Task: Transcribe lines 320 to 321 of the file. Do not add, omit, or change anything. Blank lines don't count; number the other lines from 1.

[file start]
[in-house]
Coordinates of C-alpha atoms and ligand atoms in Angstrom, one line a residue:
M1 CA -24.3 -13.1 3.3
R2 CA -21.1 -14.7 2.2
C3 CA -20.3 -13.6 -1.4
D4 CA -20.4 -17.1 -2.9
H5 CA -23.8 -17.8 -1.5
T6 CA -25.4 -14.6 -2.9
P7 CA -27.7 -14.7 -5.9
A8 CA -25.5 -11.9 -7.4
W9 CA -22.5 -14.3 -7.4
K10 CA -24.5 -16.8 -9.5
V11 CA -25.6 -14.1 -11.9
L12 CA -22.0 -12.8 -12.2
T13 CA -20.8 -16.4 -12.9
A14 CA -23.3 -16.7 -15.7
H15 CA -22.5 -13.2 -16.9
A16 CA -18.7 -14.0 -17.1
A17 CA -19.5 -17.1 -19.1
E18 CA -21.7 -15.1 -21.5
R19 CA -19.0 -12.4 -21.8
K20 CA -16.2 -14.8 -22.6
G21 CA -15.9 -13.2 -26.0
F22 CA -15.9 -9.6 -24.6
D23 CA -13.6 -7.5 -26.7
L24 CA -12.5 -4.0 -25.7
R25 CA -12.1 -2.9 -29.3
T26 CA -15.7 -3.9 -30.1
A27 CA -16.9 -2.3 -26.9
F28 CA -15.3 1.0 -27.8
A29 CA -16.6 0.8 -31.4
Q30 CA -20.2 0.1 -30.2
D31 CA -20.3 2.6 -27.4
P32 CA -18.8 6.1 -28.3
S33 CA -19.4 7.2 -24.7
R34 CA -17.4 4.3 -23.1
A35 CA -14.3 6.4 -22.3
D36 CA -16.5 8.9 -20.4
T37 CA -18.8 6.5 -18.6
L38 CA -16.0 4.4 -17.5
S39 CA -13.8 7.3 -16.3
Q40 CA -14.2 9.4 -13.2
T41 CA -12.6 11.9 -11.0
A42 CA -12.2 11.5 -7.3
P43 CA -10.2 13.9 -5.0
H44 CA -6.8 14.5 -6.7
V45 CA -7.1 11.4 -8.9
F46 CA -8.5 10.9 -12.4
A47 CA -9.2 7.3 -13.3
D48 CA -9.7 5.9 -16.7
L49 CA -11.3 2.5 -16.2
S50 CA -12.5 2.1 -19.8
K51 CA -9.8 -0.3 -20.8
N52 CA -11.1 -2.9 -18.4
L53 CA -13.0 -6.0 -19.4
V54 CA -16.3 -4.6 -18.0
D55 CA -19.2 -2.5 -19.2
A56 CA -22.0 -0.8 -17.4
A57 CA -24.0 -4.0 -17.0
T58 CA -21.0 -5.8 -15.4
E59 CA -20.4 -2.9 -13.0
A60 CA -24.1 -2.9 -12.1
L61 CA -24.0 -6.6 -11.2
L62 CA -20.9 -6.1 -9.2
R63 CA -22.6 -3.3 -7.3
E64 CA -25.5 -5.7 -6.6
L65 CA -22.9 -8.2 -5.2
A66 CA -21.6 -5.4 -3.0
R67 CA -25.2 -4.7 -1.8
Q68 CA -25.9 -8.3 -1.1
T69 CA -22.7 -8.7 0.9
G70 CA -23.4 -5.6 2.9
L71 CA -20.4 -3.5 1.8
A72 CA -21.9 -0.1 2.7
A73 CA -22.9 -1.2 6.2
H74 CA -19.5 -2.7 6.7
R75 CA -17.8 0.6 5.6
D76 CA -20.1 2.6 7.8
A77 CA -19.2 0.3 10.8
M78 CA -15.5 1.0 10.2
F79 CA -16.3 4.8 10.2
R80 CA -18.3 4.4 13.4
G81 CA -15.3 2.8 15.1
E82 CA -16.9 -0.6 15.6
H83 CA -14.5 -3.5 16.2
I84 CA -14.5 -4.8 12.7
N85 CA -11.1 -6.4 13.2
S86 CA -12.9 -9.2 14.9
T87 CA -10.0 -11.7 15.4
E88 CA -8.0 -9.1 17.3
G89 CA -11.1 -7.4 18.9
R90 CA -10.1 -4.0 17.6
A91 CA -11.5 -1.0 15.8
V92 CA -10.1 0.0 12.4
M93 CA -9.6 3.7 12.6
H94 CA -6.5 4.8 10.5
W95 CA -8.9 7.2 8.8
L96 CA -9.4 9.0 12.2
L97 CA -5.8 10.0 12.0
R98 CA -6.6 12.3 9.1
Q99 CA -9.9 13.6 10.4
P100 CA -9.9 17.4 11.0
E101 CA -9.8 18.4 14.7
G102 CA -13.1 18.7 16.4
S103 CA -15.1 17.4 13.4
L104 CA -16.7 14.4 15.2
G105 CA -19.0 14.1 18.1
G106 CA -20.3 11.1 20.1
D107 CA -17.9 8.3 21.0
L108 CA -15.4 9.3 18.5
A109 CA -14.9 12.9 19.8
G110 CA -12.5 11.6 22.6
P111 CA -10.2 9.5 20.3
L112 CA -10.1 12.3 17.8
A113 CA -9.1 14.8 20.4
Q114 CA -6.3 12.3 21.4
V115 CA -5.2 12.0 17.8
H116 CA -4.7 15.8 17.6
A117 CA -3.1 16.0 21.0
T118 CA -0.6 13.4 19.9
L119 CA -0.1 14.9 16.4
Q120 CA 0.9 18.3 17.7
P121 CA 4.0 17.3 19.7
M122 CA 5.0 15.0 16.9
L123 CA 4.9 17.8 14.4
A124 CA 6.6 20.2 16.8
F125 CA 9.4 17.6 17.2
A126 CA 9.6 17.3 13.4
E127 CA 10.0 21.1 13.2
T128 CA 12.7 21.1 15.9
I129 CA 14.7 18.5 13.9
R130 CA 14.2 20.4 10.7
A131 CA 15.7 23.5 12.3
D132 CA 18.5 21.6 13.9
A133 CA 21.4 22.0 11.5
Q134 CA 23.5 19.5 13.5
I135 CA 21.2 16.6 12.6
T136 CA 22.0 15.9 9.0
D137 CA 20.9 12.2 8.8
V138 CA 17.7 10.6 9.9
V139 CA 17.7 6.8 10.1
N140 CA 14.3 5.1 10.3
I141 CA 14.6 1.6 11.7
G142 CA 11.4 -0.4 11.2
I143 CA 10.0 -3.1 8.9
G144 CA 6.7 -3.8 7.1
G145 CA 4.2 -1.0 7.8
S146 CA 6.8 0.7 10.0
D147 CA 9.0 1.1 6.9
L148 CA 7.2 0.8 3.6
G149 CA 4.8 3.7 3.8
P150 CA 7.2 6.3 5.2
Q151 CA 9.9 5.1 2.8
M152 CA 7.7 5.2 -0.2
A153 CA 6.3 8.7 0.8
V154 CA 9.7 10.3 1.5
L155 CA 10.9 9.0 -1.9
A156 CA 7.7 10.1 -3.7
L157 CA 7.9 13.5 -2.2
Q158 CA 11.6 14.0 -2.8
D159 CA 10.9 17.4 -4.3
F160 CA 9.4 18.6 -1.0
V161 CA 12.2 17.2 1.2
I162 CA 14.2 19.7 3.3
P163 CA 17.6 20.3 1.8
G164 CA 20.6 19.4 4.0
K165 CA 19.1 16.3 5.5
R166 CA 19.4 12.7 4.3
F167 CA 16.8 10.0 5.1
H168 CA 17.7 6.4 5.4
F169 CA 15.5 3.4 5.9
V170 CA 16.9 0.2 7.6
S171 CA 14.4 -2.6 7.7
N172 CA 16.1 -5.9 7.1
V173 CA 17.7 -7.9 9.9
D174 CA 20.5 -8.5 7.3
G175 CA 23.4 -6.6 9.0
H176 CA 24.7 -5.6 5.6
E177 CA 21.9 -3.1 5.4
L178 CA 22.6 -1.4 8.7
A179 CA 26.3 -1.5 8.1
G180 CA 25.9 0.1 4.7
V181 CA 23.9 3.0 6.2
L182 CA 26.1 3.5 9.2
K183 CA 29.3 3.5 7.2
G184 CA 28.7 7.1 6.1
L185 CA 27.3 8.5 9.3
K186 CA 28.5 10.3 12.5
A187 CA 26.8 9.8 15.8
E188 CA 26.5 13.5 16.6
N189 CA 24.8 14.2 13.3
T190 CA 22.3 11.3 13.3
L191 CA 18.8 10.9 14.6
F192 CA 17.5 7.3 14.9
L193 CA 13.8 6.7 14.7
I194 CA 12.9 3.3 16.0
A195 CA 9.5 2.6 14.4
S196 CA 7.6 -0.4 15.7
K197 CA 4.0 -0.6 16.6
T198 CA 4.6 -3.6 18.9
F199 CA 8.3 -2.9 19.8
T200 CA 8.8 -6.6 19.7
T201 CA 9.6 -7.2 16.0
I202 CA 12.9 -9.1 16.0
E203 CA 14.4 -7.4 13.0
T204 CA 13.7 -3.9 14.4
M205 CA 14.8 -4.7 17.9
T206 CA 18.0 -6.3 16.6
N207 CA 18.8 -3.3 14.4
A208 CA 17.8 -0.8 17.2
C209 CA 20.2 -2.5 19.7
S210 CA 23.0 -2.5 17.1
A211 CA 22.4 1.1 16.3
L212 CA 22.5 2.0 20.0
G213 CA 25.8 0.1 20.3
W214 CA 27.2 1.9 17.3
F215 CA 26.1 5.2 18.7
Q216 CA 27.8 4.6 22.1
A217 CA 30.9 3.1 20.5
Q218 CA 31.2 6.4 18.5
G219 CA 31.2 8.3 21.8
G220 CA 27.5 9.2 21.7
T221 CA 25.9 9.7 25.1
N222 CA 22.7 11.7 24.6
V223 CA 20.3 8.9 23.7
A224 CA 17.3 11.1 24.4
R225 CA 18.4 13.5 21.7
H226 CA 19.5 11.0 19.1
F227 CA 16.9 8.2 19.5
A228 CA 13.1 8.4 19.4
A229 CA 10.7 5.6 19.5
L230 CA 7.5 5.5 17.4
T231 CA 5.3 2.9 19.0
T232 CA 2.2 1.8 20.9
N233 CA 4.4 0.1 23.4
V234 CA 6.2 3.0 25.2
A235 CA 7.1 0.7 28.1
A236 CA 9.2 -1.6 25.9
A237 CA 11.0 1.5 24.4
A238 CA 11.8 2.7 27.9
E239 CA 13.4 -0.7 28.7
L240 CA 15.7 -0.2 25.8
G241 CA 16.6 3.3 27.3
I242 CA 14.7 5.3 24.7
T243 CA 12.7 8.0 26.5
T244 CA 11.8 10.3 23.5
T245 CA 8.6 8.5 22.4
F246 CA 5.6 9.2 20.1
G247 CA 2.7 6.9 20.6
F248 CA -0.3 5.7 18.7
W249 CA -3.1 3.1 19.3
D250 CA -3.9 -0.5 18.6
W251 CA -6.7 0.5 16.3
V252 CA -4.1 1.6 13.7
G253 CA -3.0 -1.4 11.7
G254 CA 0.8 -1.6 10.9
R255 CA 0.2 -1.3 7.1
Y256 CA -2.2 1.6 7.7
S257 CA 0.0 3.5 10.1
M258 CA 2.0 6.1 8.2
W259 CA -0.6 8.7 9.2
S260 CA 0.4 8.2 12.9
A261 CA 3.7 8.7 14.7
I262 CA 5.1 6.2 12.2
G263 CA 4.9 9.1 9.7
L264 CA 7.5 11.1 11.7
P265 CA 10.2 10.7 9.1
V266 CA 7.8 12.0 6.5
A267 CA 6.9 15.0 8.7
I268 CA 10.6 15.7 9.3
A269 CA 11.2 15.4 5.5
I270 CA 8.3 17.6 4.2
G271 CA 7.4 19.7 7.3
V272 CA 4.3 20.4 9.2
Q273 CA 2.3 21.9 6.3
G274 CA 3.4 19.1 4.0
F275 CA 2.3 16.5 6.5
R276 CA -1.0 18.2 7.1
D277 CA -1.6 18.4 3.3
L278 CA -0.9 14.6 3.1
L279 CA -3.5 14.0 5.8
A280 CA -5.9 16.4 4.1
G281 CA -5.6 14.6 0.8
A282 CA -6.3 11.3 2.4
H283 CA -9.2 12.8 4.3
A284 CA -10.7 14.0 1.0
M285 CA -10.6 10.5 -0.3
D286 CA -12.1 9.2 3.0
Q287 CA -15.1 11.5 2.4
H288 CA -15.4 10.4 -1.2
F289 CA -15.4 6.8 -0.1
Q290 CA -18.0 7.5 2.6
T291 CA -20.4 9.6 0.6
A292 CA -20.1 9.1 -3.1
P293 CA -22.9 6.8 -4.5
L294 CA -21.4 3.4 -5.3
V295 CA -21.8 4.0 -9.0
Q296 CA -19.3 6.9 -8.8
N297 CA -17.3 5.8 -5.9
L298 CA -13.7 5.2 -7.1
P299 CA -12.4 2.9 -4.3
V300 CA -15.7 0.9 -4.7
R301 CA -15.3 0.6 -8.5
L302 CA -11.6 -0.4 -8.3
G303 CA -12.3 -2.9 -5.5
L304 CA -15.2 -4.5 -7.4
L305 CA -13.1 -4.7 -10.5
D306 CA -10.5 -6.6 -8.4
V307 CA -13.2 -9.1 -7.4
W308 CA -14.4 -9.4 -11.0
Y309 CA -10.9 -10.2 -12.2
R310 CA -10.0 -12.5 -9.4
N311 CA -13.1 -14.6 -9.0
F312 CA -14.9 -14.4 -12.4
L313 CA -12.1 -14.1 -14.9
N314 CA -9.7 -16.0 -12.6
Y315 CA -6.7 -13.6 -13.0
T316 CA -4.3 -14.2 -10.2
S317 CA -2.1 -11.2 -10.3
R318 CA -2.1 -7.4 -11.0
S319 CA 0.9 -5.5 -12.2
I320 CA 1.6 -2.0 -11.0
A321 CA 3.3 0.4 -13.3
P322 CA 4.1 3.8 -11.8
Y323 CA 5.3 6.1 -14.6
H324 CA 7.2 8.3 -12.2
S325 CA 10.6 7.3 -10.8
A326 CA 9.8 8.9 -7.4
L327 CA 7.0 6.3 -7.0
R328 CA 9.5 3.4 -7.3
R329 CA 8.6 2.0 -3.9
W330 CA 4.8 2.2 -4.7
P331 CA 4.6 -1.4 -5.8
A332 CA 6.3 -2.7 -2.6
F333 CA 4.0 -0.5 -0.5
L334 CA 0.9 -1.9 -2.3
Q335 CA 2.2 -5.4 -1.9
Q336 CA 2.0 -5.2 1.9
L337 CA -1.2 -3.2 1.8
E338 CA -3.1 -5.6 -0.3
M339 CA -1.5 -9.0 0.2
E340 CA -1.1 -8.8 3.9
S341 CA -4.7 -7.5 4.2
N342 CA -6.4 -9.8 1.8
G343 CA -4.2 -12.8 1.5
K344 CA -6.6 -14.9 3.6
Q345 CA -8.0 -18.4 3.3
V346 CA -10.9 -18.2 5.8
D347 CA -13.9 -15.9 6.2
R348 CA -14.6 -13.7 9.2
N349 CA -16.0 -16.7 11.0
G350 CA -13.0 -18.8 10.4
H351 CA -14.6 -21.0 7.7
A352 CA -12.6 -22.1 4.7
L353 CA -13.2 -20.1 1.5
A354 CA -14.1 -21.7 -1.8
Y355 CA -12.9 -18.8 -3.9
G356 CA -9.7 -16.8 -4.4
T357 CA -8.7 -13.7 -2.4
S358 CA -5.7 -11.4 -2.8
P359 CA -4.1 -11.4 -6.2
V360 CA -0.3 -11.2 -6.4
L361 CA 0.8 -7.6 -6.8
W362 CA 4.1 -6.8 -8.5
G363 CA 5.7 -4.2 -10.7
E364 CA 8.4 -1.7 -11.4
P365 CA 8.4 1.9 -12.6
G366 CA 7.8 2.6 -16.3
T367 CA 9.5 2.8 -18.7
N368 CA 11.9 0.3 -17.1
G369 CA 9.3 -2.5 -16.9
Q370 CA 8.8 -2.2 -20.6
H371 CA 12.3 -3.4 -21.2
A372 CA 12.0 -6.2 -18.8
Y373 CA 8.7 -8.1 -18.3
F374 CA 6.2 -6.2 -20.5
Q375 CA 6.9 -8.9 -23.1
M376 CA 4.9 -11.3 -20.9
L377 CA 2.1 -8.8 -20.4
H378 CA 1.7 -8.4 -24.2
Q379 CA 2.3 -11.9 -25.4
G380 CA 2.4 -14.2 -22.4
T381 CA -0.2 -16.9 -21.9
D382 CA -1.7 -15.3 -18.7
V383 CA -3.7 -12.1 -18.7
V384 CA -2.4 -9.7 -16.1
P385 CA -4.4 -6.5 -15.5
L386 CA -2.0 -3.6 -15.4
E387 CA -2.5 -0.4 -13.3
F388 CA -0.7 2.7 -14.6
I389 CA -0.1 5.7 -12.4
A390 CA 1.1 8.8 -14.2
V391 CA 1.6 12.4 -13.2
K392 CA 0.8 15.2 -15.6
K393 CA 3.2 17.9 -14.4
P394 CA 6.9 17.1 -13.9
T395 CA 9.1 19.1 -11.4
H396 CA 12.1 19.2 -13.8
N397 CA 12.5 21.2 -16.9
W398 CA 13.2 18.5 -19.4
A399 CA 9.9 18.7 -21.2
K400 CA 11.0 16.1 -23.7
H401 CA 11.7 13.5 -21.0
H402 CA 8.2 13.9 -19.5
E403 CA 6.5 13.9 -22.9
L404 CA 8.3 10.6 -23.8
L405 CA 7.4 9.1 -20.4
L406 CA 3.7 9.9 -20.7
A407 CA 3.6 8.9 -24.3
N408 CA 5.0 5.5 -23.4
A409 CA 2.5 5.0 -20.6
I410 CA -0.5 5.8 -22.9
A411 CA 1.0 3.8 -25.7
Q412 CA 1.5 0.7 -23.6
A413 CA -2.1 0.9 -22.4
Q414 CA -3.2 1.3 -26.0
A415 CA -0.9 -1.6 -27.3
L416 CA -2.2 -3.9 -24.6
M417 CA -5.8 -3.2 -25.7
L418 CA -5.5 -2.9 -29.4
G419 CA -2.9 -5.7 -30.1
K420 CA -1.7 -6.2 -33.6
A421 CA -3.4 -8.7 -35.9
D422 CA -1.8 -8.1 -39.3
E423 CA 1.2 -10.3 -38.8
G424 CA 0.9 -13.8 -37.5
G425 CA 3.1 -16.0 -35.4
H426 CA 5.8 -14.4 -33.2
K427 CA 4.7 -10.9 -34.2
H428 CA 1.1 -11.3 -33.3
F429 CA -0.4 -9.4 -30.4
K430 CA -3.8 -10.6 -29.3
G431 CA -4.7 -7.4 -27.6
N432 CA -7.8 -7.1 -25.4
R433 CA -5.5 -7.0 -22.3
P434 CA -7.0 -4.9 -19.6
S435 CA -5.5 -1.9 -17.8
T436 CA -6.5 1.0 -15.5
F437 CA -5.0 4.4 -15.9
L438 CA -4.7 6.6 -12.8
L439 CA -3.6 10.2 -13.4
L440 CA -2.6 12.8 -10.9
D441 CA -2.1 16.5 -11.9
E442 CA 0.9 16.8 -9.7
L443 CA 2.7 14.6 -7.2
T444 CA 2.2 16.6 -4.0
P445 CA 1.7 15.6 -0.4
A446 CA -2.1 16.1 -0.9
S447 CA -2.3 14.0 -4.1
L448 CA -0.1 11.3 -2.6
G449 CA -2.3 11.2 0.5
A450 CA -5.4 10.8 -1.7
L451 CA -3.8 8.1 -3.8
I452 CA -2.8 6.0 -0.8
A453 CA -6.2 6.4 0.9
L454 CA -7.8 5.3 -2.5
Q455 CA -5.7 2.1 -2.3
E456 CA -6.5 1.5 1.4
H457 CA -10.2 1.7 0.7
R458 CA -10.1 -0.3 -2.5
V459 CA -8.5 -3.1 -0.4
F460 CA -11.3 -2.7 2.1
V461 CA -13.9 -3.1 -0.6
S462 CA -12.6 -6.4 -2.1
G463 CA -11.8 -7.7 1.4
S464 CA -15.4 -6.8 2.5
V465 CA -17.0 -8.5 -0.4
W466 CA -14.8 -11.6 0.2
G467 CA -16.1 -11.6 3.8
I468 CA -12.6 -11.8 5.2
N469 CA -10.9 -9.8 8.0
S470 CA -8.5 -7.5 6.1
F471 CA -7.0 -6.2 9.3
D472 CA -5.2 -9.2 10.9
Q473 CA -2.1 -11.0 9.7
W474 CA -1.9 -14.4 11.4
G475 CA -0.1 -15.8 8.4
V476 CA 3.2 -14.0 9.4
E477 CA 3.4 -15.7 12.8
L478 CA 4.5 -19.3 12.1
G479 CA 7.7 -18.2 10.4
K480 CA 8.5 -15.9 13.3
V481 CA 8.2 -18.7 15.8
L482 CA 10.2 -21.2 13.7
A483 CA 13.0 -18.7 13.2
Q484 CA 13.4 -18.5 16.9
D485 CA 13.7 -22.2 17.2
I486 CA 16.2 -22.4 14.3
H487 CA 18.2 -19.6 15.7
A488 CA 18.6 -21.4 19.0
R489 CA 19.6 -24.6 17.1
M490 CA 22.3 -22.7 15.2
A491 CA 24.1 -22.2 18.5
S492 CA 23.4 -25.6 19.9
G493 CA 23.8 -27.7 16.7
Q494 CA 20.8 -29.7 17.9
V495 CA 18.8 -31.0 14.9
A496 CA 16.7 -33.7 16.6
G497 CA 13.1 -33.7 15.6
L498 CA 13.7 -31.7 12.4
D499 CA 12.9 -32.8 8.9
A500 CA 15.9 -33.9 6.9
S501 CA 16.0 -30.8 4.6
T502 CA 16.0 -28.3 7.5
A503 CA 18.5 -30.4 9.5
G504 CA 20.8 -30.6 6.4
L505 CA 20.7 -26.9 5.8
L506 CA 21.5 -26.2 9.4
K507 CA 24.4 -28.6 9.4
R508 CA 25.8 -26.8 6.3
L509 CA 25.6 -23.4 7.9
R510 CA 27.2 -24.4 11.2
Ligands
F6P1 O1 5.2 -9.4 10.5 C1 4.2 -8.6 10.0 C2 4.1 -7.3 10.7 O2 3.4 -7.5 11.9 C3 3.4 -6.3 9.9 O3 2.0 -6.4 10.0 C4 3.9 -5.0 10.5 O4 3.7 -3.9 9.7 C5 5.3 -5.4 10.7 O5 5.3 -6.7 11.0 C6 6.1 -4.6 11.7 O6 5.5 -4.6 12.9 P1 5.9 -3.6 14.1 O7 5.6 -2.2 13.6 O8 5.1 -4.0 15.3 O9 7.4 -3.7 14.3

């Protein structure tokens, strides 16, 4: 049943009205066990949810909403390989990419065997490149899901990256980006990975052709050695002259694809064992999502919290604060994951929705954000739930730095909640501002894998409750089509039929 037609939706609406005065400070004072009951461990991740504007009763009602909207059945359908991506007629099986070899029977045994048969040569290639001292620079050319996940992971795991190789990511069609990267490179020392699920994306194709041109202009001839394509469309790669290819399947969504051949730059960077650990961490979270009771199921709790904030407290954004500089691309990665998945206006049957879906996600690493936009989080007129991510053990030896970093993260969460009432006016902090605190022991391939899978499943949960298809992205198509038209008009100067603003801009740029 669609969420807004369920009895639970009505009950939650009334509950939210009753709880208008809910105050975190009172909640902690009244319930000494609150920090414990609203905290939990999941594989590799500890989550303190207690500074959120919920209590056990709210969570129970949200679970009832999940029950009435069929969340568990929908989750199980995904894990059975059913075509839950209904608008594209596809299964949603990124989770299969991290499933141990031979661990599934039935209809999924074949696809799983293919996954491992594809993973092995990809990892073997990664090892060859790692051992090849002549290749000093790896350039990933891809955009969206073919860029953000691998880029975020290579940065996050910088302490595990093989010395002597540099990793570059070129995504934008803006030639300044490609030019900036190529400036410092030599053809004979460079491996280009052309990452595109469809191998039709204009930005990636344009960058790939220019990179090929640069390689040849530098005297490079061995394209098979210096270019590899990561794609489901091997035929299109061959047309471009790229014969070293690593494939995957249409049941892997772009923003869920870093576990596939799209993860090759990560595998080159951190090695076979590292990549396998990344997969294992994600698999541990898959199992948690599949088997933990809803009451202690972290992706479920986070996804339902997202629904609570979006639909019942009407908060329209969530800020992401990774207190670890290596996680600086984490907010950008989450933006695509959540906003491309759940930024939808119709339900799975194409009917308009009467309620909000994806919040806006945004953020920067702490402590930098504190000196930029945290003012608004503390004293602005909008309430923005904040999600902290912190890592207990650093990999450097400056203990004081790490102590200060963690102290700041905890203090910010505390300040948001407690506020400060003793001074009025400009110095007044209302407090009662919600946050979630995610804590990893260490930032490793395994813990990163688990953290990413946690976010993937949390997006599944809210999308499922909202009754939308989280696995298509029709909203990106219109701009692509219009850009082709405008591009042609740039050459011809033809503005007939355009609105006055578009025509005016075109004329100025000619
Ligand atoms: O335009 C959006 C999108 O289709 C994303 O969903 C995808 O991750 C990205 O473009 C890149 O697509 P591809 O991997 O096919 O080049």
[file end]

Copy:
R318 CA -2.1 -7.4 -11.0
S319 CA 0.9 -5.5 -12.2